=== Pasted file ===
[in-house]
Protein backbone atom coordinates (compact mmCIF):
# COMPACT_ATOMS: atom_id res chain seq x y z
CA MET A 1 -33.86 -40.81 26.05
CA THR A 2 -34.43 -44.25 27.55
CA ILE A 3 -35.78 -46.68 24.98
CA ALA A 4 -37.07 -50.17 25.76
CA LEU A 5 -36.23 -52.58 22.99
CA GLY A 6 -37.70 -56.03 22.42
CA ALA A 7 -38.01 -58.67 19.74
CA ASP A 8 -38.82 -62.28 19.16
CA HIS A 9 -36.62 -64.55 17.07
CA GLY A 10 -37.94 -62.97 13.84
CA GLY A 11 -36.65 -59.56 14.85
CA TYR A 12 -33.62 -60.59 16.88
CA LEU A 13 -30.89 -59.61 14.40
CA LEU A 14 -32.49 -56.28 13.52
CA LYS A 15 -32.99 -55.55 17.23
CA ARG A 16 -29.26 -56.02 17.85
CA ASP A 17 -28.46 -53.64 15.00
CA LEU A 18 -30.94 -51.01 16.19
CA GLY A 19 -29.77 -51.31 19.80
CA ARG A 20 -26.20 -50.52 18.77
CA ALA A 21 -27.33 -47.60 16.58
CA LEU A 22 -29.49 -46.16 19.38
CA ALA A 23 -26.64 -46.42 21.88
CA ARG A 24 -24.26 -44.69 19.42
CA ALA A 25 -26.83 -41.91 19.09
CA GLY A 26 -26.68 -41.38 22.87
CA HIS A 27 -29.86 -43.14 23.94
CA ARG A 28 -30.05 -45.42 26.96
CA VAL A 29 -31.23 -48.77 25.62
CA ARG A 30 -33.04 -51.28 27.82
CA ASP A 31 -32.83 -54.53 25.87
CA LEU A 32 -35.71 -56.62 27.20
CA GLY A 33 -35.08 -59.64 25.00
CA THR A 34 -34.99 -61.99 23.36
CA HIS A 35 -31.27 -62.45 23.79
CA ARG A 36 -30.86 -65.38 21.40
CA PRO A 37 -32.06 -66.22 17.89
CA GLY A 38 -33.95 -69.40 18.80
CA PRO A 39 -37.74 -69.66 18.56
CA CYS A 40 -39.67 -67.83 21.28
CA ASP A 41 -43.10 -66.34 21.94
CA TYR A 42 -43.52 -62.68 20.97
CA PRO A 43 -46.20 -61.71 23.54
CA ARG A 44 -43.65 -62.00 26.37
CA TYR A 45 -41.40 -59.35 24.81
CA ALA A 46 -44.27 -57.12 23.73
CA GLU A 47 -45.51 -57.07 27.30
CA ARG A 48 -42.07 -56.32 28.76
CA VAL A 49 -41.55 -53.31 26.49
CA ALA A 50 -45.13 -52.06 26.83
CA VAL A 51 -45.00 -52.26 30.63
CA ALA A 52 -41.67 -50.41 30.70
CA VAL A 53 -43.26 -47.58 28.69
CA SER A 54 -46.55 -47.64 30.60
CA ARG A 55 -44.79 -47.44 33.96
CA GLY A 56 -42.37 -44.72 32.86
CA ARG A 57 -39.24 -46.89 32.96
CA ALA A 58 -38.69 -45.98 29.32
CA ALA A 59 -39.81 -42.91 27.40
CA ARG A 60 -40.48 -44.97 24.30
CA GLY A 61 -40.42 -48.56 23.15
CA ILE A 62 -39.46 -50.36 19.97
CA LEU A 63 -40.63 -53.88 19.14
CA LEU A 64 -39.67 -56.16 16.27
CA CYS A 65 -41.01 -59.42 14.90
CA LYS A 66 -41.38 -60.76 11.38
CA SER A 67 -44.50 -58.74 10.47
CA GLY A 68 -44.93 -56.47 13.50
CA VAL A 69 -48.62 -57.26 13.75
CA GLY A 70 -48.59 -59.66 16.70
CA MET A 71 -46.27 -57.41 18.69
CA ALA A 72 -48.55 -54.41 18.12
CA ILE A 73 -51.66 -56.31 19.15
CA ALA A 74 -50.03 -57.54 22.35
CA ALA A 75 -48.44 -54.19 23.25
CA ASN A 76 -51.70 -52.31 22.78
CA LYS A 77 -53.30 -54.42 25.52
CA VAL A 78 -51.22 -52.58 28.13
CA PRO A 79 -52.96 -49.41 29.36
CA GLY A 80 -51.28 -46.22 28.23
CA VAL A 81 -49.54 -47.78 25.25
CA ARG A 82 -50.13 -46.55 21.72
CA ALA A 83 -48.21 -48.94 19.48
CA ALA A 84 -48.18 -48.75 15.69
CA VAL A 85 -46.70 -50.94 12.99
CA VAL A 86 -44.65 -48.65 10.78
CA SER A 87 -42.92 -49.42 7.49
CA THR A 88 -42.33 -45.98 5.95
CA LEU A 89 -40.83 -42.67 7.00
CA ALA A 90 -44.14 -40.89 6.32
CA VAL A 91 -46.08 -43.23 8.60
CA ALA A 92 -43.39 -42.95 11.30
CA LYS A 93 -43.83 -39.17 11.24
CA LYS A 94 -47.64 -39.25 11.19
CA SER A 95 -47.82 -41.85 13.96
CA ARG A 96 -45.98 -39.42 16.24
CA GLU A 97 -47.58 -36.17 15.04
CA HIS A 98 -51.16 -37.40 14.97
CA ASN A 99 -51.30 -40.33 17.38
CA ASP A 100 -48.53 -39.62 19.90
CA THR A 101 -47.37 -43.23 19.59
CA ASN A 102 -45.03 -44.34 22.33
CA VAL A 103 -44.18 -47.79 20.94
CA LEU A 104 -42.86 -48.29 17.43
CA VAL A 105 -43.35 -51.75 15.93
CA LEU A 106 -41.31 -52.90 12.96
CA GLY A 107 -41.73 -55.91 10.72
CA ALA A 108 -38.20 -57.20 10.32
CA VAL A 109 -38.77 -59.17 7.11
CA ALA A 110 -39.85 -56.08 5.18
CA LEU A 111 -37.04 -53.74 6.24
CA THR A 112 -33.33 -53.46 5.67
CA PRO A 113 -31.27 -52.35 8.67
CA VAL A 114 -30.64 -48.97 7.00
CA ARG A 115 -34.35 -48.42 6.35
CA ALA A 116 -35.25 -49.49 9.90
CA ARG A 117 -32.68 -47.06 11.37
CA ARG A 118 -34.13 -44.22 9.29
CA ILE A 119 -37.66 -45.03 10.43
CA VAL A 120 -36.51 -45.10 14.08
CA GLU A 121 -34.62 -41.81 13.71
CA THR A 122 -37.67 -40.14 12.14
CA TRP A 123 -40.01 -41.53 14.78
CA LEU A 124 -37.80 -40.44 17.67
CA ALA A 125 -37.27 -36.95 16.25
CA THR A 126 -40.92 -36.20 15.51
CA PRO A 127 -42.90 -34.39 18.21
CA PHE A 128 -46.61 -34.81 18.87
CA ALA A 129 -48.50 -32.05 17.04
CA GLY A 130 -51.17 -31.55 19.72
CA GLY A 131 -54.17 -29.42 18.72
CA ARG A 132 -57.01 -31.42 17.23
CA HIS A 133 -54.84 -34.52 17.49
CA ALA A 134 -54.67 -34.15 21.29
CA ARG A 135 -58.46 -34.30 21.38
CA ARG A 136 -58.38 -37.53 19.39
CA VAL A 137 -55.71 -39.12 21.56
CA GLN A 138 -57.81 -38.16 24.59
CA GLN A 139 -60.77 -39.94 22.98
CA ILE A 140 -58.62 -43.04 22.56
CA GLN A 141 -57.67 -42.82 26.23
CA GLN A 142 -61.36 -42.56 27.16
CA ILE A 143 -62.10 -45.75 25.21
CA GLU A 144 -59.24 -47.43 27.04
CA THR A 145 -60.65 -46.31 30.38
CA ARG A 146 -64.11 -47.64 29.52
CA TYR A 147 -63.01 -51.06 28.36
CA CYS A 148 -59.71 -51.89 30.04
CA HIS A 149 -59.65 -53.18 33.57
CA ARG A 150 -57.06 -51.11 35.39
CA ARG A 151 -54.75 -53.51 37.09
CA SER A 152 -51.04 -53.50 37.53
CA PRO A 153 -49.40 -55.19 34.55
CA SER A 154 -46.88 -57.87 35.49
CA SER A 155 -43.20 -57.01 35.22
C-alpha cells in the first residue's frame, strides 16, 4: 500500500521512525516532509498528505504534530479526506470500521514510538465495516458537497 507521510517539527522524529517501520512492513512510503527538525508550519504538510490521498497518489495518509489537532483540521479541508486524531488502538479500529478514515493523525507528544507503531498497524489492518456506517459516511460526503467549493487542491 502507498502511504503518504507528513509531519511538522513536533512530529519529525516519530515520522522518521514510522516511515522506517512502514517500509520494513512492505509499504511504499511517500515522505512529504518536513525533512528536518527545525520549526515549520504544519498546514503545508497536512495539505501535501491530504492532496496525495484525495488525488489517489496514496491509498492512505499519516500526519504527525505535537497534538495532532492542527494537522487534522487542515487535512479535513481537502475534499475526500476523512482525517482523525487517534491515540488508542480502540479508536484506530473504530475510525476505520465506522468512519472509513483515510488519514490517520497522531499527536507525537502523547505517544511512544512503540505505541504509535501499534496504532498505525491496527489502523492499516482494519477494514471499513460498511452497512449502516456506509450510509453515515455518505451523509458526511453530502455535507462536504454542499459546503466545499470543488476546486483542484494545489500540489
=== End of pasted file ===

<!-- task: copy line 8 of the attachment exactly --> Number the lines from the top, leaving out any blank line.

CA LEU A 5 -36.23 -52.58 22.99